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Red Flag Nellis, the world’s toughest air combat training, wraps up in Nevada

Units from the United States Department of Defense, the Royal Air Force (RAF), and the Royal Australian Air Force (RAAF) have finished an intense and grueling two weeks participating in Exercise Red Flag Nellis at the Nellis Air Force Base in Nevada, US.

Exercise Red Flag is a two-week advanced aerial combat training exercise held several times a year by the United States Air Force (USAF). It is considered to be the toughest air combat training exercise in the world and aims to offer realistic training for military pilots and other flight crew members from the US and allied countries. 

The exercise makes use of enemy hardware and live ammunition for bombing exercises within the adjacent Nevada Test and Training Range (NTTR)

Each year, three to six Red Flag exercises are held at Nellis Air Force Base, while up to four more, dubbed Red Flag – Alaska, are held at Eielson Air Force Base, Alaska. 

The Red Flag exercises have been in place for 48 years, with the first exercise launched in November 1975.

This year saw six Royal Australian Air Force F-35A Lightning IIs participate in the exercise for the first time.

✈️Ex Red Flag Nellis 24-1🚩 the world’s toughest air combat training just wrapped up after 3 intense weeks in Nevada! Working with @usairforce and @RoyalAirForce #AusAirForce deployed six F-35A Lightning II aircraft for the first time for some serious high-intensity action!
<1/2> pic.twitter.com/GXfrjtAP6a

— Royal Australian Air Force (@AusAirForce) February 5, 2024

On its website, the Nellis Air Force Base said the focus of the January 2024 Red Flag is on Indo-Pacific Theater and combating the pacing challenge alongside its allies and partners.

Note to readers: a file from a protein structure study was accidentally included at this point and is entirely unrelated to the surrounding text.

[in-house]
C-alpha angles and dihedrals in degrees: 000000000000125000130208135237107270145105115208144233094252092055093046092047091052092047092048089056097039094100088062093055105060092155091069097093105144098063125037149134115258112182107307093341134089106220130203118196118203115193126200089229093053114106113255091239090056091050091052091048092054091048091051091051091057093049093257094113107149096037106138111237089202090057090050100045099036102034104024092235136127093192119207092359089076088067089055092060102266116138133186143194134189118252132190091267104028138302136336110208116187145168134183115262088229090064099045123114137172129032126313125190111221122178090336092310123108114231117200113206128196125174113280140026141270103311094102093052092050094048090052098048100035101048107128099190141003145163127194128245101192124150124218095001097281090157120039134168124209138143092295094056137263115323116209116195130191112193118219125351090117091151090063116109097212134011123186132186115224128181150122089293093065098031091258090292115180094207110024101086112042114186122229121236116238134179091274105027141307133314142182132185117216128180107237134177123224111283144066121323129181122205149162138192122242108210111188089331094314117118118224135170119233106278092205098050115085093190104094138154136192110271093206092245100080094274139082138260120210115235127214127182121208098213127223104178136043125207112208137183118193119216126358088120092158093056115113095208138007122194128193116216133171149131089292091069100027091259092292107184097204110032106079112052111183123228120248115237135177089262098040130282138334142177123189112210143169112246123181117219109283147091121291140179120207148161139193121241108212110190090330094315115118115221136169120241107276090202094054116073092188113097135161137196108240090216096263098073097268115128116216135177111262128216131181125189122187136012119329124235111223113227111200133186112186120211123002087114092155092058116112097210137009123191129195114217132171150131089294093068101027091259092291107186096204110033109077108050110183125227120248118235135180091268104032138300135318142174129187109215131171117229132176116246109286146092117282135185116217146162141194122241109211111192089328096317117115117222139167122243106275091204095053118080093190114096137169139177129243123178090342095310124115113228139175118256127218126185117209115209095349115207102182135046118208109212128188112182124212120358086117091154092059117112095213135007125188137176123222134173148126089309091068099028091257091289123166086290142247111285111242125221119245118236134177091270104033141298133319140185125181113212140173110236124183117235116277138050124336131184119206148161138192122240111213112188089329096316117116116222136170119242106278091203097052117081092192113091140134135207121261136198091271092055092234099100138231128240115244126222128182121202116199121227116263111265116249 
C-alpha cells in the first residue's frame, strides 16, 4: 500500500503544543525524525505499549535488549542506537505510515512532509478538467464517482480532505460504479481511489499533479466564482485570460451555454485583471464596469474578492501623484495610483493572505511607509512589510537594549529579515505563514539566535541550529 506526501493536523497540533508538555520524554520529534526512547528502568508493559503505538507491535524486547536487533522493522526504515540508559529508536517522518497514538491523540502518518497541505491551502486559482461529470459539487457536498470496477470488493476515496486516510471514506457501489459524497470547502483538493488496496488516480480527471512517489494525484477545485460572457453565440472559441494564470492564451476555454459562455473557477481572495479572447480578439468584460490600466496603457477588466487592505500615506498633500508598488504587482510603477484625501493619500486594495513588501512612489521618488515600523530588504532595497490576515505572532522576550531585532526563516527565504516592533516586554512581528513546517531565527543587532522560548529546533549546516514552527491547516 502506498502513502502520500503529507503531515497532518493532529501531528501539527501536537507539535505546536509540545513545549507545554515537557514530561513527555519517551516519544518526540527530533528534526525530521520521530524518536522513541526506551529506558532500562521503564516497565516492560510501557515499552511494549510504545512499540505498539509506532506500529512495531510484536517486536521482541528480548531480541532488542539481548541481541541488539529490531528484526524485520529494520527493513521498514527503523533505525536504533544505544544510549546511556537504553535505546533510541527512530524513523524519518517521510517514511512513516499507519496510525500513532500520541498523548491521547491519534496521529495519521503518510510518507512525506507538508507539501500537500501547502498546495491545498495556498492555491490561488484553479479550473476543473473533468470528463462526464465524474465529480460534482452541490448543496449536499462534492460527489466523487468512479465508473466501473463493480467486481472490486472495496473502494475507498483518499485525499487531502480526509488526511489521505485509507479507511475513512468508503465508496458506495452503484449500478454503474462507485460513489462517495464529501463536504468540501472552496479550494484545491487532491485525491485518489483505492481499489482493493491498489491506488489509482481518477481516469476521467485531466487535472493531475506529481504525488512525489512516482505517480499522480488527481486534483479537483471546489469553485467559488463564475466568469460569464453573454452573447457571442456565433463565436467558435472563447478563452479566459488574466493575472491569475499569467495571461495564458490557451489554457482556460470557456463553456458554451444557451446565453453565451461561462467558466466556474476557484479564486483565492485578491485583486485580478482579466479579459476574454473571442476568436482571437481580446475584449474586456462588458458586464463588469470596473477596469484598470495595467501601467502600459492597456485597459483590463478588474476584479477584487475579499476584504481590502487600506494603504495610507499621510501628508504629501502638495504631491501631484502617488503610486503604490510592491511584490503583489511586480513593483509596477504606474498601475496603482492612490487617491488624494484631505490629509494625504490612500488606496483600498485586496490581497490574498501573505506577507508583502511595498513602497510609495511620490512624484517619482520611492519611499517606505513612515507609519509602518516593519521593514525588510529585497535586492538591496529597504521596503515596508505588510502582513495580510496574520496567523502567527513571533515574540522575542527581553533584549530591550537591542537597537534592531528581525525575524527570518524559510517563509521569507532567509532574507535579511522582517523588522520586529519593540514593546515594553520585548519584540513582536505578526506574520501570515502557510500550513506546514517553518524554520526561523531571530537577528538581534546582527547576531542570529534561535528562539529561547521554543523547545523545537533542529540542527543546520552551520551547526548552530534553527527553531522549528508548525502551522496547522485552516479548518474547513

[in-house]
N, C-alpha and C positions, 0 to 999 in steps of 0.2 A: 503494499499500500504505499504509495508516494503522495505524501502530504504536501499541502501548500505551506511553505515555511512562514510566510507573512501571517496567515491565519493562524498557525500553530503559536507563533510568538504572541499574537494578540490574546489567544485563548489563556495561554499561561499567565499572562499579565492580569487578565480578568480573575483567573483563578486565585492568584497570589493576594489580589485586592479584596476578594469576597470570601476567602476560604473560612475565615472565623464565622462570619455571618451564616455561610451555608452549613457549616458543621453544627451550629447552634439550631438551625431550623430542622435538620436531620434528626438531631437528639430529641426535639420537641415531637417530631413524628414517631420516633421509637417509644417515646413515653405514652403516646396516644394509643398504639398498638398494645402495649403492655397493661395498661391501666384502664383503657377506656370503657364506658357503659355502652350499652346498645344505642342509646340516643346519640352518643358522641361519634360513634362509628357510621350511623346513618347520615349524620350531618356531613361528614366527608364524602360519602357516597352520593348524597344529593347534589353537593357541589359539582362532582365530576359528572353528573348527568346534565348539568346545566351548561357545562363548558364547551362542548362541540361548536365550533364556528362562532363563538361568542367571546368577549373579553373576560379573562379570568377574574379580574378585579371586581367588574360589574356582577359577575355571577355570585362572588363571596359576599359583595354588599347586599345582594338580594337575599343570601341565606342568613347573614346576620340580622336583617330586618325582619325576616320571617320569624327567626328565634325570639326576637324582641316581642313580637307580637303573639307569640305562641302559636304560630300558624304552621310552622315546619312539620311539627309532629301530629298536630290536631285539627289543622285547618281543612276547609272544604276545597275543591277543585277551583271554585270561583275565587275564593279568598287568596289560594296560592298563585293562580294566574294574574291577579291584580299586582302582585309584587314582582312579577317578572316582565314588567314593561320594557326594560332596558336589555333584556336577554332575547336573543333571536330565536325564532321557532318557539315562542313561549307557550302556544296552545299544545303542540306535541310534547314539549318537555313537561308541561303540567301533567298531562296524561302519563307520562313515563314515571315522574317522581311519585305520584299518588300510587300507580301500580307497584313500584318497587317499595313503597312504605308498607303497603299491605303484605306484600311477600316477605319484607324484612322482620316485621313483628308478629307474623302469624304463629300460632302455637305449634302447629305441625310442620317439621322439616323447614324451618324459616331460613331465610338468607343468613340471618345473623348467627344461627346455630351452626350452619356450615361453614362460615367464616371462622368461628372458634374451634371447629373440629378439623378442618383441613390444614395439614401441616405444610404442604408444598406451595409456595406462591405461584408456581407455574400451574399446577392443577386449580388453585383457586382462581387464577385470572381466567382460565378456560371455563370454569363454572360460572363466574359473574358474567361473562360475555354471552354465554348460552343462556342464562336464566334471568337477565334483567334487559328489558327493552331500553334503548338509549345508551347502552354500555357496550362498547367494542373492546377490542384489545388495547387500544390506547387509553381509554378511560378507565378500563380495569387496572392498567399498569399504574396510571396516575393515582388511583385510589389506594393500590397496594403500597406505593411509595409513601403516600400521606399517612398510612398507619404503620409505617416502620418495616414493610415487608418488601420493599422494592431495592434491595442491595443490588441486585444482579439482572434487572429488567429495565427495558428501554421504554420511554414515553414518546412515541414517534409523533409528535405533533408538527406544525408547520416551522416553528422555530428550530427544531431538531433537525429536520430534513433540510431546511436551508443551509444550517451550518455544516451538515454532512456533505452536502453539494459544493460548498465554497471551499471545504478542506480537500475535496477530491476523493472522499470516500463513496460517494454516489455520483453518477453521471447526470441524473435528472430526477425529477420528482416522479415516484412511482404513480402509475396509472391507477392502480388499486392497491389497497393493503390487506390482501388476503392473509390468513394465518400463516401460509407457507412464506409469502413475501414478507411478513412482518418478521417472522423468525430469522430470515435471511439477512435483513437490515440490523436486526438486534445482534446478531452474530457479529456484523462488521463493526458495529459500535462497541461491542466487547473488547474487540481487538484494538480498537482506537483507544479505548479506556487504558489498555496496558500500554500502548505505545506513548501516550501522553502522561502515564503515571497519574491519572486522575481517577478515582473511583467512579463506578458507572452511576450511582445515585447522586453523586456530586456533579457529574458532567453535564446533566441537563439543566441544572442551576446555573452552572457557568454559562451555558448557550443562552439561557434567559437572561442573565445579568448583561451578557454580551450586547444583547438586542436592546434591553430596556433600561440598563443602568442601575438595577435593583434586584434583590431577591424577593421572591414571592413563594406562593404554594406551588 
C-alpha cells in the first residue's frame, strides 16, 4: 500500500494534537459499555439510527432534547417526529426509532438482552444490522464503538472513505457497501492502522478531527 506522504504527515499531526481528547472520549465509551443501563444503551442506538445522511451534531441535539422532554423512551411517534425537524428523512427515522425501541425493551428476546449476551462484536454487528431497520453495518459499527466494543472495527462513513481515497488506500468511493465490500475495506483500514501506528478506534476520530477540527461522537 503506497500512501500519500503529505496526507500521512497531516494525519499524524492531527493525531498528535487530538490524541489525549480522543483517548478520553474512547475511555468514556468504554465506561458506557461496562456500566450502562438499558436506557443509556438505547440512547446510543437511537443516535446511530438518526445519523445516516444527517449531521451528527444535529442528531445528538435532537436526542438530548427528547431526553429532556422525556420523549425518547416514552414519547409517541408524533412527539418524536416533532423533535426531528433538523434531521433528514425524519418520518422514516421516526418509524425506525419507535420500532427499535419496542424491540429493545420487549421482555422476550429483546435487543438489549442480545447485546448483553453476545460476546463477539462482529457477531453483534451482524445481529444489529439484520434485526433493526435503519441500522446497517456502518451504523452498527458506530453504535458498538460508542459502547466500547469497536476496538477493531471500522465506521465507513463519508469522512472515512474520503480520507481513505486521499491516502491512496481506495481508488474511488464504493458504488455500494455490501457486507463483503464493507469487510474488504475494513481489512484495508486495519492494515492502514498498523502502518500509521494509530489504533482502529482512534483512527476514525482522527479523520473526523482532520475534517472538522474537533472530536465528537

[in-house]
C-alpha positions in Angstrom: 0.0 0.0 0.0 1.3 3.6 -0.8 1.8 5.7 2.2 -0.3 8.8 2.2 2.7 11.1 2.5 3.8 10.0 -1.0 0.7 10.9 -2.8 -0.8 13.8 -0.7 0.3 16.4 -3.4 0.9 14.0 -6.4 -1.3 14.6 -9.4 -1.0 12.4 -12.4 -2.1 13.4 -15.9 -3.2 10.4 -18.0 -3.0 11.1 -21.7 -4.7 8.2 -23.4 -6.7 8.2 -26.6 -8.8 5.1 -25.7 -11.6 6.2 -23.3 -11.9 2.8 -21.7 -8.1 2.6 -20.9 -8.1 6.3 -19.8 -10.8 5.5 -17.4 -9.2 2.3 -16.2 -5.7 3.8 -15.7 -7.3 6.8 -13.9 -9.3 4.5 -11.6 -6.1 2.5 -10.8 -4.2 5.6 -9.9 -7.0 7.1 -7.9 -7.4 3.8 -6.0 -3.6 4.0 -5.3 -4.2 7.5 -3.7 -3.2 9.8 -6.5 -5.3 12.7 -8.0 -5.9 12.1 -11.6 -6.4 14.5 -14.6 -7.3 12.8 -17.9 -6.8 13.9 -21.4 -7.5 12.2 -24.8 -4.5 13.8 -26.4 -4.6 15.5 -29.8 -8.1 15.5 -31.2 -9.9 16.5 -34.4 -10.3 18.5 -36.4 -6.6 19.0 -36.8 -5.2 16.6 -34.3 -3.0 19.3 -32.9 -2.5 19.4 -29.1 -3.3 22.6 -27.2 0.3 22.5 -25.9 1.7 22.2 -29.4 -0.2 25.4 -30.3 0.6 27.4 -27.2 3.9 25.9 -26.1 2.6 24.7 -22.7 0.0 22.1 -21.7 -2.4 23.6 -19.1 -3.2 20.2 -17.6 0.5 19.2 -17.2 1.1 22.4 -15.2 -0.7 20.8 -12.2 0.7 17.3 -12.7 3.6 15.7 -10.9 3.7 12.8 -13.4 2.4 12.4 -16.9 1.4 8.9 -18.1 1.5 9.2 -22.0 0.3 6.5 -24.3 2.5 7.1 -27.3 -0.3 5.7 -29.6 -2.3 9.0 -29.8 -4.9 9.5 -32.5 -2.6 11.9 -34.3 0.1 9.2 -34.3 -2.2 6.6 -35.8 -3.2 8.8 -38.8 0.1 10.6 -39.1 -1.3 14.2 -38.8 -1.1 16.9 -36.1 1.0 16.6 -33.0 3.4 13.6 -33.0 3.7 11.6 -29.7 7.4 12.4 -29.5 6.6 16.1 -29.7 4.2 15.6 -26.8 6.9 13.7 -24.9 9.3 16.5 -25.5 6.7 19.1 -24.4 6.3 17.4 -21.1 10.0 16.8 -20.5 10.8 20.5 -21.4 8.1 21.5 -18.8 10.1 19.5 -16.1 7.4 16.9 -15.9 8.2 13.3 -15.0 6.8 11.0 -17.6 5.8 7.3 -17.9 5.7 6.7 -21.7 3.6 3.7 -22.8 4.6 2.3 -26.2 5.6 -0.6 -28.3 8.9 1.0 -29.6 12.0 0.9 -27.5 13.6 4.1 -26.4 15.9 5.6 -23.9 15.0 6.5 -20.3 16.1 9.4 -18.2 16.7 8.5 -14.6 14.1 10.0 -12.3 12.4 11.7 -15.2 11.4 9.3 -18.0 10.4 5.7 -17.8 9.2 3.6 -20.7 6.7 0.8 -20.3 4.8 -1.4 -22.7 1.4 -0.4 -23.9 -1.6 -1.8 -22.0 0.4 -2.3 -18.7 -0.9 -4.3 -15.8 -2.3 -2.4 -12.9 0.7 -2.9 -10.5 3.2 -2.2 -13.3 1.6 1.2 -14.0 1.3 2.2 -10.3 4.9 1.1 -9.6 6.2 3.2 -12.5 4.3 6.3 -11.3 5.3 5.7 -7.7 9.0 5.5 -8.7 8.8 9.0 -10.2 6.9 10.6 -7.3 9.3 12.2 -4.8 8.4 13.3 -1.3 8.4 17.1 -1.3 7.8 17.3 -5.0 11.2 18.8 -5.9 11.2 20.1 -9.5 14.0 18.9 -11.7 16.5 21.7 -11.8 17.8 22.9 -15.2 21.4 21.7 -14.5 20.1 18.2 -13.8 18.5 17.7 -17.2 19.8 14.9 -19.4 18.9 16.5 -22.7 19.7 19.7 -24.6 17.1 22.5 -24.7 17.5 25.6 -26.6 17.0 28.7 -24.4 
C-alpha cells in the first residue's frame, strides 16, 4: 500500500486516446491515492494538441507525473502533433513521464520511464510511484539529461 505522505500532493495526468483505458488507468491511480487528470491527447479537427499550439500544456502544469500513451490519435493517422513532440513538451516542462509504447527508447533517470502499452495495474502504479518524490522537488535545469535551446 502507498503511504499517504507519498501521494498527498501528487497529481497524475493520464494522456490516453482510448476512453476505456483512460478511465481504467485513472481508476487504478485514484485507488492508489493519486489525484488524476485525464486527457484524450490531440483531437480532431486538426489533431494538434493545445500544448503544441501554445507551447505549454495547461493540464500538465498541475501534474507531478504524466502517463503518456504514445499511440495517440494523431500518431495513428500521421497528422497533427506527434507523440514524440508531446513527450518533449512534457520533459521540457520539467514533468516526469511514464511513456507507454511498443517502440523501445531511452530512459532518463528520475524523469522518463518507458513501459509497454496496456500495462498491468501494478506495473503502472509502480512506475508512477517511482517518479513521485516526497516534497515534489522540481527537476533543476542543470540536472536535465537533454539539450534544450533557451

A few photos of U.S. (🇺🇸), RAF (🇬🇧), and RAAF (🇦🇺) aircraft at Nellis AFB during Red Flag-Nellis 24-1.

The exercise runs from 15 January to 2 February 2024 and ”will provide more complex realistic scenarios concentrated on warfighting in the Indo-Pacific theater.” pic.twitter.com/QmsYd3qVNV

— Bizjets of War (@bizjetsofwar) January 23, 2024

“The mission scenarios require coordination to overcome a highly sophisticated air defense network, or precise integration across many domains for us to reach a distant target, all in the face of live and simulated threats,” Wing Commander Adrian Kiely, RAAF Commanding Officer of No. 3 Squadron, said in a statement.

“Exercise Red Flag Nellis provided a highly challenging environment for the participant nations involved, testing our interoperability and allowing us to better understand what we each bring to the fight,” Kiely added. 

As Exercise #RedFlag in the US draws to a close, here are a selection of some of the RAF, @usairforce and @AusAirForce aircraft that have been working together. ✈️👇 pic.twitter.com/5IW94ZIaFF

— Royal Air Force (@RoyalAirForce) February 2, 2024

As well as Australia and the United Kingdom, other countries that have participated in the Red Flag Exercises include: Argentina, Bahrain, Belgium, Brazil, Canada, Chile, Denmark, Egypt, France, Germany, Greece, Israel, Italy, Japan, Jordan, Korea, Malaysia, NATO, Netherlands, Norway, Portugal, Saudi Arabia, Singapore, Spain, Switzerland, Thailand, Turkey, and Venezuela. 

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